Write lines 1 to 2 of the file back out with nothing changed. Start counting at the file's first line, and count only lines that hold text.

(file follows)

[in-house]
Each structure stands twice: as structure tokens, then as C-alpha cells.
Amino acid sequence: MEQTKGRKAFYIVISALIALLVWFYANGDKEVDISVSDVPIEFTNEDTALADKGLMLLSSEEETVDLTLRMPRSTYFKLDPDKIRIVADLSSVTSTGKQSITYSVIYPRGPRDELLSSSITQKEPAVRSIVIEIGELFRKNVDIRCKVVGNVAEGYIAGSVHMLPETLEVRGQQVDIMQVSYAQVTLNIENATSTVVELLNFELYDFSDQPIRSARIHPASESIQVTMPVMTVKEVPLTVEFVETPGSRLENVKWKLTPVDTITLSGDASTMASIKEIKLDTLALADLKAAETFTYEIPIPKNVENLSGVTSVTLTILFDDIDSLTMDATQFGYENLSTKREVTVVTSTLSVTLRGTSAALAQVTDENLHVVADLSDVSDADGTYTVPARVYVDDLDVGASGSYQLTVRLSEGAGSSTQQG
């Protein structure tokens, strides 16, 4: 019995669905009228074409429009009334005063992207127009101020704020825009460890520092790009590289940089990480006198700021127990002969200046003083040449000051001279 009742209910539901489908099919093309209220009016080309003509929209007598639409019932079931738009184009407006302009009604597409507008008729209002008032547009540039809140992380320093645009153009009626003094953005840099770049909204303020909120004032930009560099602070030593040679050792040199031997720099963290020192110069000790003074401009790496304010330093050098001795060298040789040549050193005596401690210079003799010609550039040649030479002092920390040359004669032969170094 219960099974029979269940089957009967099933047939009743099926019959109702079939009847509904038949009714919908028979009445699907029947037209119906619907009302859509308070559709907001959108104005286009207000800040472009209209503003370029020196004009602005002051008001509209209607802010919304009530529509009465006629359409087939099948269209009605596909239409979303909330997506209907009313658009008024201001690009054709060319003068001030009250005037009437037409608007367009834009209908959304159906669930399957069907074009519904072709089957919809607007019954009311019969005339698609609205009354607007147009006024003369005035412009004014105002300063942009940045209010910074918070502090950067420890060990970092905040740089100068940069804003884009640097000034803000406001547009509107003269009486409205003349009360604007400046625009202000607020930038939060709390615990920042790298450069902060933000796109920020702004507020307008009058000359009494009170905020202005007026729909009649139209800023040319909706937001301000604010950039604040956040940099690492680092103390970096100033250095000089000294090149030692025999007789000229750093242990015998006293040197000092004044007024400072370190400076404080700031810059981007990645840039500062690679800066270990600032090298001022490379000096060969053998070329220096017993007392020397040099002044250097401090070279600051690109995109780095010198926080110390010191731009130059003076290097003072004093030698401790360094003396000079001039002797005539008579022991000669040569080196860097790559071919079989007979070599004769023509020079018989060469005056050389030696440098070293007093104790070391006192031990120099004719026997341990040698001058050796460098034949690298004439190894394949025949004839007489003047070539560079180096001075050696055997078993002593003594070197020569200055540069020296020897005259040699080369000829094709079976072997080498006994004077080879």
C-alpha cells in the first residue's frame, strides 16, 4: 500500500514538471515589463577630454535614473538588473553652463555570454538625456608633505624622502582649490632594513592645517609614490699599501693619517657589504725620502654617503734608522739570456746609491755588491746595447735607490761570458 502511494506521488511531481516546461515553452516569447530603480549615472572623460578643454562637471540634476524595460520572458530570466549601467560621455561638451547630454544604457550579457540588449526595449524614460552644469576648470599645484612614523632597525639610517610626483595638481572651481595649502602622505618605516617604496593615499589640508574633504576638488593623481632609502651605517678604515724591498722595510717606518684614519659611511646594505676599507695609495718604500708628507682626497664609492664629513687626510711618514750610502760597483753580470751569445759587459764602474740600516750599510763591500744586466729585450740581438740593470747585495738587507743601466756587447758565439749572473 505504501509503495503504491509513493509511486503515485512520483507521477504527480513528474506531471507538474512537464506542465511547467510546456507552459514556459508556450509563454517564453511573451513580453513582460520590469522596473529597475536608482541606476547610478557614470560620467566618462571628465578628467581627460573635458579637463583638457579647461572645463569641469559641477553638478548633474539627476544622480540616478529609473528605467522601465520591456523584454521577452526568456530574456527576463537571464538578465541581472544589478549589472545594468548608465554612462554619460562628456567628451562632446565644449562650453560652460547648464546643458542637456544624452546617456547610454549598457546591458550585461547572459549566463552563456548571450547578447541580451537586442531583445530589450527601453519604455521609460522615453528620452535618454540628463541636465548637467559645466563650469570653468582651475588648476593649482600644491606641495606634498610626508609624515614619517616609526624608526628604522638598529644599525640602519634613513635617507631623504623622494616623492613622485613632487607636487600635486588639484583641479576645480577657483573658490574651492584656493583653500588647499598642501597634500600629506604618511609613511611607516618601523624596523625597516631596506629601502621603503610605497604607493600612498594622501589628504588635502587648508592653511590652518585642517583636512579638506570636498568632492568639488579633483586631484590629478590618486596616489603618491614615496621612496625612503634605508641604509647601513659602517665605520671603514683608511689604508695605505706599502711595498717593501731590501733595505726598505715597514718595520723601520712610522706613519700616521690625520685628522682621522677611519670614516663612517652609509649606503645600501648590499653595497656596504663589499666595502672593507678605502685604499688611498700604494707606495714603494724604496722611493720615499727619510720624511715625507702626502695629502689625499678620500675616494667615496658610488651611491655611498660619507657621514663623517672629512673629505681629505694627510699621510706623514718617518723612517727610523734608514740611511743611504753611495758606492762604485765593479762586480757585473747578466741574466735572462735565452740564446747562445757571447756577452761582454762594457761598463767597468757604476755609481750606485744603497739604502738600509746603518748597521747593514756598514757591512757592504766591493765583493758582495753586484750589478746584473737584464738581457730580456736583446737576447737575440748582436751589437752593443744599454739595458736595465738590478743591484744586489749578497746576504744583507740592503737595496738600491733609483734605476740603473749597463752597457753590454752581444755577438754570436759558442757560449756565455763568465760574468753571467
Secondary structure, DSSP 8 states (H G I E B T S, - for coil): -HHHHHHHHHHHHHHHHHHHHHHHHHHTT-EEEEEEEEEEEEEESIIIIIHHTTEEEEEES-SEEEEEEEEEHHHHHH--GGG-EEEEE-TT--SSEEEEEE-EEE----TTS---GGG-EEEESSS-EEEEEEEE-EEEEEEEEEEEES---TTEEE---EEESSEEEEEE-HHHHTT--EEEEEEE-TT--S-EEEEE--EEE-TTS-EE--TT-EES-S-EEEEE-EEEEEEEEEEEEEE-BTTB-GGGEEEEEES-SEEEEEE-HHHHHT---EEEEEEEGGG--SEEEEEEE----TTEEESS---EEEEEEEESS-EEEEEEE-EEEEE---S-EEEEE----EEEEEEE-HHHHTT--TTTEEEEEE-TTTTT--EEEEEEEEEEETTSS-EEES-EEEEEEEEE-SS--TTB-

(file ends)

[in-house]
Each structure stands twice: as structure tokens, then as C-alpha cells.